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Re: Which is more declarative? More XMLish?

  • From: Michael Kay <mike@saxonica.com>
  • To: Dimitre Novatchev <dnovatchev@gmail.com>
  • Date: Sat, 2 Dec 2017 18:15:53 +0000

Re:  Which is more declarative? More XMLish?
> On 2 Dec 2017, at 17:04, Dimitre Novatchev <dnovatchev@gmail.com> wrote:
> This is not a set -- this is, strictly speaking, a sequence.
> More precisely, this is just one of the n! possible representations of
> the set {0, 2, ..., 2*(n-1)} as a specific sequence. I believe in XML
> Schema there is a way to express that the order of elements doesn't
> matter -- this must be specified when defining a set.

No, I don't think there is any way in XSD of saying what "matters" and what doesn't. XSD only says what is allowed, not what it means.

Perhaps you were thinking of xs:all, which says that several elements (A, B, and C say) are allowed to appear in any order - but it doesn't say whether the order matters.

> But an XML document cannot contain infinite number of
> elements (unless W3C makes a new XML Spec allowing this -- and this
> would be conveniently hand-in-hand with XSLT streaming).

I don't think there is any rule that says the number of elements in a document must be finite.

Oddly, there are some things that are required to be finite: the number of items in a value of variety {list}, the number of characters in a string, the number of digits in a decimal number. But I don't think there is a requirement that the number of elements in a document must be finite.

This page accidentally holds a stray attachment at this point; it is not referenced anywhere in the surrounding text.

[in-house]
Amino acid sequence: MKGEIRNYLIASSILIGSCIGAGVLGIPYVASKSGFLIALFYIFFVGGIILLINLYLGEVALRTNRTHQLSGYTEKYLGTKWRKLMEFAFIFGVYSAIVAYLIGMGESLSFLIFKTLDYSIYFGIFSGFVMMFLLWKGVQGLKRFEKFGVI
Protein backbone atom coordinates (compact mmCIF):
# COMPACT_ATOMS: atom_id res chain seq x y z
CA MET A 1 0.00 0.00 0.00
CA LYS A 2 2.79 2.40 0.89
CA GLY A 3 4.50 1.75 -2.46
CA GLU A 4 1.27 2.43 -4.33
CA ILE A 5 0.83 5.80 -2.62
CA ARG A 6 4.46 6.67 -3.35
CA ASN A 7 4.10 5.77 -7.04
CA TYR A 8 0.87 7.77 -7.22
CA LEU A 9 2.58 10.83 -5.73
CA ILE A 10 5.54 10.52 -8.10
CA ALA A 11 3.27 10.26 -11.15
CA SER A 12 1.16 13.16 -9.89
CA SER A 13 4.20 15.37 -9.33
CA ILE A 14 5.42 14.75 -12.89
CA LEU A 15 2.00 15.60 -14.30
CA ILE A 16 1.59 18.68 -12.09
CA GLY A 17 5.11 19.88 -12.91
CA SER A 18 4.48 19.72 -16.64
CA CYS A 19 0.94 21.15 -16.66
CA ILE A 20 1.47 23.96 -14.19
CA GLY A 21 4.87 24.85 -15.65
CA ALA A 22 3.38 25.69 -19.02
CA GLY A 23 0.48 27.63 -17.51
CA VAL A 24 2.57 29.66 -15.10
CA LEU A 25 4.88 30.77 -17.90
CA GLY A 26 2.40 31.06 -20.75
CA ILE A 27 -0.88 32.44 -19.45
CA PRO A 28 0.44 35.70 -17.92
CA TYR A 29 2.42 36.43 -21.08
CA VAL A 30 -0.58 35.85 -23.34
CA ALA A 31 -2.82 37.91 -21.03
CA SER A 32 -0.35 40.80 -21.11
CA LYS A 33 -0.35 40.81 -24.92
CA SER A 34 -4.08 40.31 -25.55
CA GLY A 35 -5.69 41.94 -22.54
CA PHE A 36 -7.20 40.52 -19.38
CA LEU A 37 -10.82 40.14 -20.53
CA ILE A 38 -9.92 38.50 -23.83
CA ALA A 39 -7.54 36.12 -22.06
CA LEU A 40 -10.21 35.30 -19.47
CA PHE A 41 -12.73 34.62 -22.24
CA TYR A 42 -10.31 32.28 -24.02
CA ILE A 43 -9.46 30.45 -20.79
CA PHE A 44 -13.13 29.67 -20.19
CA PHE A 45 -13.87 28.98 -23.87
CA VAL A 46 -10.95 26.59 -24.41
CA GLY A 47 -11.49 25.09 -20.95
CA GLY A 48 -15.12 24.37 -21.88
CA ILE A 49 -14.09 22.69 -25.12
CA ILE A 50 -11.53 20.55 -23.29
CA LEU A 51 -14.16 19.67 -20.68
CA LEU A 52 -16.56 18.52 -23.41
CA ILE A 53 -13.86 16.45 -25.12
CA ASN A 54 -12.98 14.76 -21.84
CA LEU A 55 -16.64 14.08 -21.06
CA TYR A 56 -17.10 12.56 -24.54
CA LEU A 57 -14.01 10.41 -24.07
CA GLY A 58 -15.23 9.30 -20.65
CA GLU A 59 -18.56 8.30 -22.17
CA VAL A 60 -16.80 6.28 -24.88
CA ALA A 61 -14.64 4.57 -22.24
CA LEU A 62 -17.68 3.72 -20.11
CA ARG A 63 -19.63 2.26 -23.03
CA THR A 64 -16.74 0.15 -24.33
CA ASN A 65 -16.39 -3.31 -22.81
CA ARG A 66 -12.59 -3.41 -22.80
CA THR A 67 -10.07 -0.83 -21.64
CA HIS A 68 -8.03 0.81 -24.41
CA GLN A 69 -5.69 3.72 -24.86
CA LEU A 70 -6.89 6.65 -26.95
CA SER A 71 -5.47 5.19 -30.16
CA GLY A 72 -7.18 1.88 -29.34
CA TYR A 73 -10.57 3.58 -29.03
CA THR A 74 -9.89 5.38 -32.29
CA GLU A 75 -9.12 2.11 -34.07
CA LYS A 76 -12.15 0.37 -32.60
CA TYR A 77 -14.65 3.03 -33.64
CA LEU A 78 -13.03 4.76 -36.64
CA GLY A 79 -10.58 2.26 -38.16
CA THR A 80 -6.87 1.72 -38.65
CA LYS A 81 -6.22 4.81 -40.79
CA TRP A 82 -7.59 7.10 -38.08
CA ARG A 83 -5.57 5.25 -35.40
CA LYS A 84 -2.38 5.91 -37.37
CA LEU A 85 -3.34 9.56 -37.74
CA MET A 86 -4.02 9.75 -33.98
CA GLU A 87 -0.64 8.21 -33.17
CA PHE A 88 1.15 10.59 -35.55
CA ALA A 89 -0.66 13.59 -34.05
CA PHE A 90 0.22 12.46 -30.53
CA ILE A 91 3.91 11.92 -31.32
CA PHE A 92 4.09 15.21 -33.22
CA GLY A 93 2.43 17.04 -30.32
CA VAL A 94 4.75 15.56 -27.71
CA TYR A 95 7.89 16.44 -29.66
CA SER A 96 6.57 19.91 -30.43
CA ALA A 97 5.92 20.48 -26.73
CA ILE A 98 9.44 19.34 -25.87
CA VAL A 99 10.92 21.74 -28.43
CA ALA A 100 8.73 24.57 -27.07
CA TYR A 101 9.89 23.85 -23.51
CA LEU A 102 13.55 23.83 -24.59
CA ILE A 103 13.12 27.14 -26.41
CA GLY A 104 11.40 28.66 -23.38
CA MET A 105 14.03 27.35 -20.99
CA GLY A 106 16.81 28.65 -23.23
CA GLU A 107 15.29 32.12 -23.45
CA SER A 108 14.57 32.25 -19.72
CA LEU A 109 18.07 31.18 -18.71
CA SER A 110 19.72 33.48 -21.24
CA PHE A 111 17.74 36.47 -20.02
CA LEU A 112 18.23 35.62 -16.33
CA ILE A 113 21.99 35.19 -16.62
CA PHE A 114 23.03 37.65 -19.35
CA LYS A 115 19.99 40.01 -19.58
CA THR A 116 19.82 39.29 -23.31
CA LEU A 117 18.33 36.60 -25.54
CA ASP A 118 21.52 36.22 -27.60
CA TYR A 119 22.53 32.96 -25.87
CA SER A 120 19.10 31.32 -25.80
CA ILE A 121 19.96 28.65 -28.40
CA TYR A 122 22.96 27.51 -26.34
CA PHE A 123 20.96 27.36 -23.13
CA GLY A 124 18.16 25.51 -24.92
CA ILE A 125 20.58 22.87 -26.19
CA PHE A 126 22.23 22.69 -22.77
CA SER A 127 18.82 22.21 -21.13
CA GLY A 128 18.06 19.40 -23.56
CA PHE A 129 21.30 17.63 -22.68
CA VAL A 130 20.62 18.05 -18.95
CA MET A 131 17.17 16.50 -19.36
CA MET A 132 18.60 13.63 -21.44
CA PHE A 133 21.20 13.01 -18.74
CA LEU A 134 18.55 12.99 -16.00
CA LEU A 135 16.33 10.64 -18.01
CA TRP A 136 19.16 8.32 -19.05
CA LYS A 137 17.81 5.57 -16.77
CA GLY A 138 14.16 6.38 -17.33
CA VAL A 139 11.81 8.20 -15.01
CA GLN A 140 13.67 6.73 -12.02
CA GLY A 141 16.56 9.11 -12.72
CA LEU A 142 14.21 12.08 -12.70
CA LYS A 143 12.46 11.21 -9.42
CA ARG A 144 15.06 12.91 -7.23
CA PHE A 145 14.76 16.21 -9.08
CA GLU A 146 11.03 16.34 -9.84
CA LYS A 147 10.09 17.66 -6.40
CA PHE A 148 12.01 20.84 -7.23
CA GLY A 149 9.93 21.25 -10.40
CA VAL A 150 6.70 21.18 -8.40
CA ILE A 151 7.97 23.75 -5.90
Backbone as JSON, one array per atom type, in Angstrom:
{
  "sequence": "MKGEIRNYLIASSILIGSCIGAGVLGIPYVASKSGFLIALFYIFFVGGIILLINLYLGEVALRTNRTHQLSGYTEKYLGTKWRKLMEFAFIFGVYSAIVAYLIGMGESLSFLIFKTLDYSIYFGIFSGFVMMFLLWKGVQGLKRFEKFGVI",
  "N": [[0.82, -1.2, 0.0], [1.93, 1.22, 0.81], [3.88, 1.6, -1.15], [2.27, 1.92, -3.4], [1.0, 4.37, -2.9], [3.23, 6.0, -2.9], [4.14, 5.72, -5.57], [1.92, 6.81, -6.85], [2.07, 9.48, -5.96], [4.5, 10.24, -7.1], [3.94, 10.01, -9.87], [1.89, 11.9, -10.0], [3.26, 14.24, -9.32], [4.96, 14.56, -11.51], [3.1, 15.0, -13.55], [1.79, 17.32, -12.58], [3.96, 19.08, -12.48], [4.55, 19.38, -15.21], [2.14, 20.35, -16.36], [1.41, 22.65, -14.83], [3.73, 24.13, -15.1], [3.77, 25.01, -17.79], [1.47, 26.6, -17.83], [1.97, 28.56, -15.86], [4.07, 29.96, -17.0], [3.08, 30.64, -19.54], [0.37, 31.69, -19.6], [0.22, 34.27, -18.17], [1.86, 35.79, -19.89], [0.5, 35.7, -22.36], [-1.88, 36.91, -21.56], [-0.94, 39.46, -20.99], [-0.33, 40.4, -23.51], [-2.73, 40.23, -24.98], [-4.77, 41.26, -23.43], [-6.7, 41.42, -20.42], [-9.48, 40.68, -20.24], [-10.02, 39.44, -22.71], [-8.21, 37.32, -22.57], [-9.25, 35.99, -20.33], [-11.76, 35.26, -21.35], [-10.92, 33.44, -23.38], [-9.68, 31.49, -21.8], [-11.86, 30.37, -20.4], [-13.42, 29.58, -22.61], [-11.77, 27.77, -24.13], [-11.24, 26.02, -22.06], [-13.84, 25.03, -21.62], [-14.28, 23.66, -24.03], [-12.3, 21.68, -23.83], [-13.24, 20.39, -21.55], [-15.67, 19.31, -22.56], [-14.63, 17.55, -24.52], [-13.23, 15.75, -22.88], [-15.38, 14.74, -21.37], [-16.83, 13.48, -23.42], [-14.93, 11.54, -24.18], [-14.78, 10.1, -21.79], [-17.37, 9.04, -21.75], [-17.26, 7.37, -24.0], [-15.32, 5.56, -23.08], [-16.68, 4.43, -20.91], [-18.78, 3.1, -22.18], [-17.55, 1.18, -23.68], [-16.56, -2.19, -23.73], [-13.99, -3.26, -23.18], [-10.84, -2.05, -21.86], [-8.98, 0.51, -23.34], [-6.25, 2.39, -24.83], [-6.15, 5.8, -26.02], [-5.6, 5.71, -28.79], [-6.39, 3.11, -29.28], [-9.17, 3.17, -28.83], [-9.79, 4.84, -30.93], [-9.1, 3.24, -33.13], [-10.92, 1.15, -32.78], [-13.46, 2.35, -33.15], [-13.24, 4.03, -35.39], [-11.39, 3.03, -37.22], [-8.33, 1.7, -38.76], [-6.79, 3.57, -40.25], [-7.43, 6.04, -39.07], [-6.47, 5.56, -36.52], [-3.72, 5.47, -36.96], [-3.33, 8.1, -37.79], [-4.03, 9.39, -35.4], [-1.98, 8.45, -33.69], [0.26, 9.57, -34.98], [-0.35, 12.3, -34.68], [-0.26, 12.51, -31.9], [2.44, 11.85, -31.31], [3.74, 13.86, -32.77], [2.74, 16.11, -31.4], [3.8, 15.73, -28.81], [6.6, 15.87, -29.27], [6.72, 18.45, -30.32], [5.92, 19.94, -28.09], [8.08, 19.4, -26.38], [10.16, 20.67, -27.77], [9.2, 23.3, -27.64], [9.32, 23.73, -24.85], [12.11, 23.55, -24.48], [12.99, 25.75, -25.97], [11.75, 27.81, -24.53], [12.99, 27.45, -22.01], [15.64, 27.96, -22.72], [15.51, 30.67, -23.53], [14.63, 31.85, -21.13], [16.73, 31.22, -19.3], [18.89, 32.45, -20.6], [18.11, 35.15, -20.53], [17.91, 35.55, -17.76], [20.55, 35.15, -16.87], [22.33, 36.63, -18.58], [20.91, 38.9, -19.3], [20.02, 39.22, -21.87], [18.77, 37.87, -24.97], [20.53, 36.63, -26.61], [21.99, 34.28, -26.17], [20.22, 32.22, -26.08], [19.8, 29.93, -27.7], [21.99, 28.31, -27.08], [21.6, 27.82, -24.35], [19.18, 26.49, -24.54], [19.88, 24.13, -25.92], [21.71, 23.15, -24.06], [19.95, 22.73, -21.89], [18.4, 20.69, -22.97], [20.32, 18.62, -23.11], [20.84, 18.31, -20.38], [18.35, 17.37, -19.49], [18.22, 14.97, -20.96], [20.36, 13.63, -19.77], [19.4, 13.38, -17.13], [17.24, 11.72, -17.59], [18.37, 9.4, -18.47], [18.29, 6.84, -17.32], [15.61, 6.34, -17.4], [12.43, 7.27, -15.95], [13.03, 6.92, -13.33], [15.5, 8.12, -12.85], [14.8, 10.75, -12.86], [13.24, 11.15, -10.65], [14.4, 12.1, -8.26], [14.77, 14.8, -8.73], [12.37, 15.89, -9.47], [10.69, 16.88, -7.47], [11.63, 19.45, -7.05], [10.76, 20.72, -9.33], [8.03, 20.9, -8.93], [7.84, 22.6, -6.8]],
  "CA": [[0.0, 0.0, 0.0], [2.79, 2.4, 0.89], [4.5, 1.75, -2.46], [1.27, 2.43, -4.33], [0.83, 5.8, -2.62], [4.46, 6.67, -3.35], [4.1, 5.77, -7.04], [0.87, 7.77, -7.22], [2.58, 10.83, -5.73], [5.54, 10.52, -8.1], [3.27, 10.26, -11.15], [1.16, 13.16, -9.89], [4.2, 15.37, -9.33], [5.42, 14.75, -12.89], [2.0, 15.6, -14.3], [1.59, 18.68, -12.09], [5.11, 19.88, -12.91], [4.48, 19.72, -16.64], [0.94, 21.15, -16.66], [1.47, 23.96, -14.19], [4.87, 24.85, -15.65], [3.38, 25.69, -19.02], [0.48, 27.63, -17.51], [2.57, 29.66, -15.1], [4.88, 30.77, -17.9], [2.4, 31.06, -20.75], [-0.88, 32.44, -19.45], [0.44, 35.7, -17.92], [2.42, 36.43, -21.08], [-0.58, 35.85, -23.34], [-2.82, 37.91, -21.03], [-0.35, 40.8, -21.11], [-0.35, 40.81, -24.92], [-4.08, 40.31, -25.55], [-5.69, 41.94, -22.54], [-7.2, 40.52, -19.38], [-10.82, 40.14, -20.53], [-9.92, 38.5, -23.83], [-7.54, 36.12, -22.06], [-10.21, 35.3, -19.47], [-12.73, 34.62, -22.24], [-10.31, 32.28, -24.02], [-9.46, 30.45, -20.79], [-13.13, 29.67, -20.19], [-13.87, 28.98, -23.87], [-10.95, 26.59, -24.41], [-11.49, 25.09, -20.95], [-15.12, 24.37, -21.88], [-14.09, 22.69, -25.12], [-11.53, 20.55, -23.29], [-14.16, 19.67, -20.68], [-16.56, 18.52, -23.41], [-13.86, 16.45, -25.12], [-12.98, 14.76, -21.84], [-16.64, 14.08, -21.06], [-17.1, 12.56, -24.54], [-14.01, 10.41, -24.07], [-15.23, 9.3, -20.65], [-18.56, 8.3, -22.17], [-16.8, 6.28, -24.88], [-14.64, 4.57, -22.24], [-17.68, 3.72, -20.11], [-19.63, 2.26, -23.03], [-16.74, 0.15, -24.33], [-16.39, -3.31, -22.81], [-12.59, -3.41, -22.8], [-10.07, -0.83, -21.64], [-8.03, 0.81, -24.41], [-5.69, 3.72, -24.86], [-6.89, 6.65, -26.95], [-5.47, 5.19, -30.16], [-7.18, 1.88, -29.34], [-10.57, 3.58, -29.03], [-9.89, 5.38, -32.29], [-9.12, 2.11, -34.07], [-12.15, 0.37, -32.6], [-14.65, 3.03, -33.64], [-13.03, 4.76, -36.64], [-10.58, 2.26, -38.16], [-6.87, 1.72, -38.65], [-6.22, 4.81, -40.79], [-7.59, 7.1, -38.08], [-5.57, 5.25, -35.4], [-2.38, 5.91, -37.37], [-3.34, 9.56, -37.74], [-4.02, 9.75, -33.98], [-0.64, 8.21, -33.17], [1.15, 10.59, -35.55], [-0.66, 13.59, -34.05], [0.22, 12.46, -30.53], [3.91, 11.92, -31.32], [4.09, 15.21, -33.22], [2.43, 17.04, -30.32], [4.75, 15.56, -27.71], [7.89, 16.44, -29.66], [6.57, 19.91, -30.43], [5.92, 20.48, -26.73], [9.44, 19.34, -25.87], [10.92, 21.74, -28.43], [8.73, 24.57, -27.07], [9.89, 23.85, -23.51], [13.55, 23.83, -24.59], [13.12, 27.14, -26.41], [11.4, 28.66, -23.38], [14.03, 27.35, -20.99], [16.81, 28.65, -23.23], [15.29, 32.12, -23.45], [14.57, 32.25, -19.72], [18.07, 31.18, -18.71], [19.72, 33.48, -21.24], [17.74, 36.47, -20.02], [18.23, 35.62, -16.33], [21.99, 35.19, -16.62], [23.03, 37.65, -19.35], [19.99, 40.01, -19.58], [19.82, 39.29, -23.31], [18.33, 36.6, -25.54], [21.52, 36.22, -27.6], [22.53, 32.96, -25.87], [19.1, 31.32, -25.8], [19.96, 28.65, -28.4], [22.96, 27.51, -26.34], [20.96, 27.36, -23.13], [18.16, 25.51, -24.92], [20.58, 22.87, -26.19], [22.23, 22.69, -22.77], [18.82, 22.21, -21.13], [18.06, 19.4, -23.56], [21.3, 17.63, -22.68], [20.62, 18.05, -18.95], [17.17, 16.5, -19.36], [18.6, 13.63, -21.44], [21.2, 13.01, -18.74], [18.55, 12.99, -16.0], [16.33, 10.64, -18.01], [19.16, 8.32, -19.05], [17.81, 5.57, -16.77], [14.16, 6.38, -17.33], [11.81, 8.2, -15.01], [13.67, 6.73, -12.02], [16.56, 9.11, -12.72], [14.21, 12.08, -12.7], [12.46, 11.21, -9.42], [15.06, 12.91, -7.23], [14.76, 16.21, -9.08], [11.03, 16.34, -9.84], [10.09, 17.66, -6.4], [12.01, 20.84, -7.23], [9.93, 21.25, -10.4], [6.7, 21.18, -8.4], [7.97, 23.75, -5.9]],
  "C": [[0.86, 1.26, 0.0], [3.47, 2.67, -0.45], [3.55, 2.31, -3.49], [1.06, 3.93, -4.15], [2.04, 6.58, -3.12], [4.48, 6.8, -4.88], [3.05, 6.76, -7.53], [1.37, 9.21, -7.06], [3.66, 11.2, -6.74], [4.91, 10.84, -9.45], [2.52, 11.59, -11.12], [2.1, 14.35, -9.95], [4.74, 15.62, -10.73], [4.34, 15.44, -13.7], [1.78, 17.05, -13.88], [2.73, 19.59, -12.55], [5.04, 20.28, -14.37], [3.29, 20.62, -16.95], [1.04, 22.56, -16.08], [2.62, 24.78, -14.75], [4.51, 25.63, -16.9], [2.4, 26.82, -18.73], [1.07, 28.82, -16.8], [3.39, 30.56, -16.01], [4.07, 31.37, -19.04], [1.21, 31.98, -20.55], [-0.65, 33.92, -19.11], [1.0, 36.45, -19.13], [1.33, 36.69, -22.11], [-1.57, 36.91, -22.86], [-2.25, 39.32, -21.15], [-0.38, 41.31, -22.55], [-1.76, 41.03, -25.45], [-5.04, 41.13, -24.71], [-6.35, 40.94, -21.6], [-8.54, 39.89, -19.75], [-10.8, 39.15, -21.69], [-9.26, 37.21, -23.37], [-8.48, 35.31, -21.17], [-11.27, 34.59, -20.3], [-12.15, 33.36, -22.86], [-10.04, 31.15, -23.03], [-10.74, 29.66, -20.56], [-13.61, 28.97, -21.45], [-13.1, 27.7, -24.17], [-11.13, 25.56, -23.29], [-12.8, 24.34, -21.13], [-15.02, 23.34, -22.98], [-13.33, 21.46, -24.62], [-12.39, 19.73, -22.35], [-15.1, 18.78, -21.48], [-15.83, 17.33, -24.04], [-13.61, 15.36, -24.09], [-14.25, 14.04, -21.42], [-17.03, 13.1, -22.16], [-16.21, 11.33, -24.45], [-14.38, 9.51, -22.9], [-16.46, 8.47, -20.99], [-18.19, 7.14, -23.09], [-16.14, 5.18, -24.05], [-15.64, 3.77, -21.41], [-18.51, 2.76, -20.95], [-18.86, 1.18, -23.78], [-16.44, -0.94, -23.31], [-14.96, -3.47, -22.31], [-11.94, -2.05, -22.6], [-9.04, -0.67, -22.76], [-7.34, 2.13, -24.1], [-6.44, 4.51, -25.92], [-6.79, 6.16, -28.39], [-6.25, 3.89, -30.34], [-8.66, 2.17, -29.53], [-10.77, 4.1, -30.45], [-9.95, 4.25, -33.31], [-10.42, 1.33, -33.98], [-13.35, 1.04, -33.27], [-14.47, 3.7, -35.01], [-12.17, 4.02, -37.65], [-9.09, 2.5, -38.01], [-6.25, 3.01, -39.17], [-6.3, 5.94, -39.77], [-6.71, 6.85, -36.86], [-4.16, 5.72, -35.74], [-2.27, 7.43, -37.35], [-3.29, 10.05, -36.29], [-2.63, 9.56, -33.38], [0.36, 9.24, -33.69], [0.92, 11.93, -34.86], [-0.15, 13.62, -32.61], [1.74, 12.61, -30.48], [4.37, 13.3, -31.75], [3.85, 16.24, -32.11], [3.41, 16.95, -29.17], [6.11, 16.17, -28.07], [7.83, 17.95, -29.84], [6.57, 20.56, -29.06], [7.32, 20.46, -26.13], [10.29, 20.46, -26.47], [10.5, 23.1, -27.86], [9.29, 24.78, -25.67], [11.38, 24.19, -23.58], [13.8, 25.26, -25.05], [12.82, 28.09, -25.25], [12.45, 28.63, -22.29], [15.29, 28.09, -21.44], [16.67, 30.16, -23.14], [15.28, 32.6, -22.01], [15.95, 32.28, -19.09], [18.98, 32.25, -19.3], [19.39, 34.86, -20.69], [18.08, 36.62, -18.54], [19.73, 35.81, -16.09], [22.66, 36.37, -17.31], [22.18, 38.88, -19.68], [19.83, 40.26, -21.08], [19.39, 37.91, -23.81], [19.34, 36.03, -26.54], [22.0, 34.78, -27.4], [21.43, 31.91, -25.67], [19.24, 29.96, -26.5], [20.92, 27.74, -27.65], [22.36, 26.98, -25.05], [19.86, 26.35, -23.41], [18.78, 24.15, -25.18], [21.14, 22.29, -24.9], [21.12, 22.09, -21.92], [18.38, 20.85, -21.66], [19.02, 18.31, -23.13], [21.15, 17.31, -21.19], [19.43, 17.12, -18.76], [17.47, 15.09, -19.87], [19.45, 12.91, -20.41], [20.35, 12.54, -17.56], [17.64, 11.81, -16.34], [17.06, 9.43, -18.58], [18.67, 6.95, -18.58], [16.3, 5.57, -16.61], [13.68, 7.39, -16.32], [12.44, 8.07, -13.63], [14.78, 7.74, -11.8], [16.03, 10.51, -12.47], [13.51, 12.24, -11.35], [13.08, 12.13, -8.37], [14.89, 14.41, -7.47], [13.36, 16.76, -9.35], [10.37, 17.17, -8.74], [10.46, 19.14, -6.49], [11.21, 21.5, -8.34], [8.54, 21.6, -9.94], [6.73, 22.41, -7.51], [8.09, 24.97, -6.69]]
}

I remember complaining about this: since XSD says that strings should be finite, is an XSD processor expected to report an invalidity when they are not? I was assured that it was quite possible to write a test that would distinguish finite from infinite strings, provided the user wanting the answer has infinite patience...

One can conceive of infinite documents that are representable using finite memory. I'm not sure they have any practical applications though.

Perhaps more interestingly, XPath 3.1 introduces maps, and there is no rule that says a map must be finite. It is possible to take a finite graph structure (such as schema component model) and represent each node in the graph as a map; the map will then be infinite (you can navigate around it for ever, going round and round in circles). There are no operations in XPath/XQuery/XSLT that allow you to generate an infinite map, but one can envisage operations outside the language that do so. Saxon has mechanisms for generating maps using non-XPath operations (for example in Saxon-JS an external Javascript object is presented as a map) and this means that an operation such as map:find which traverses a map recursively becomes potentially non-terminating.

Michael Kay

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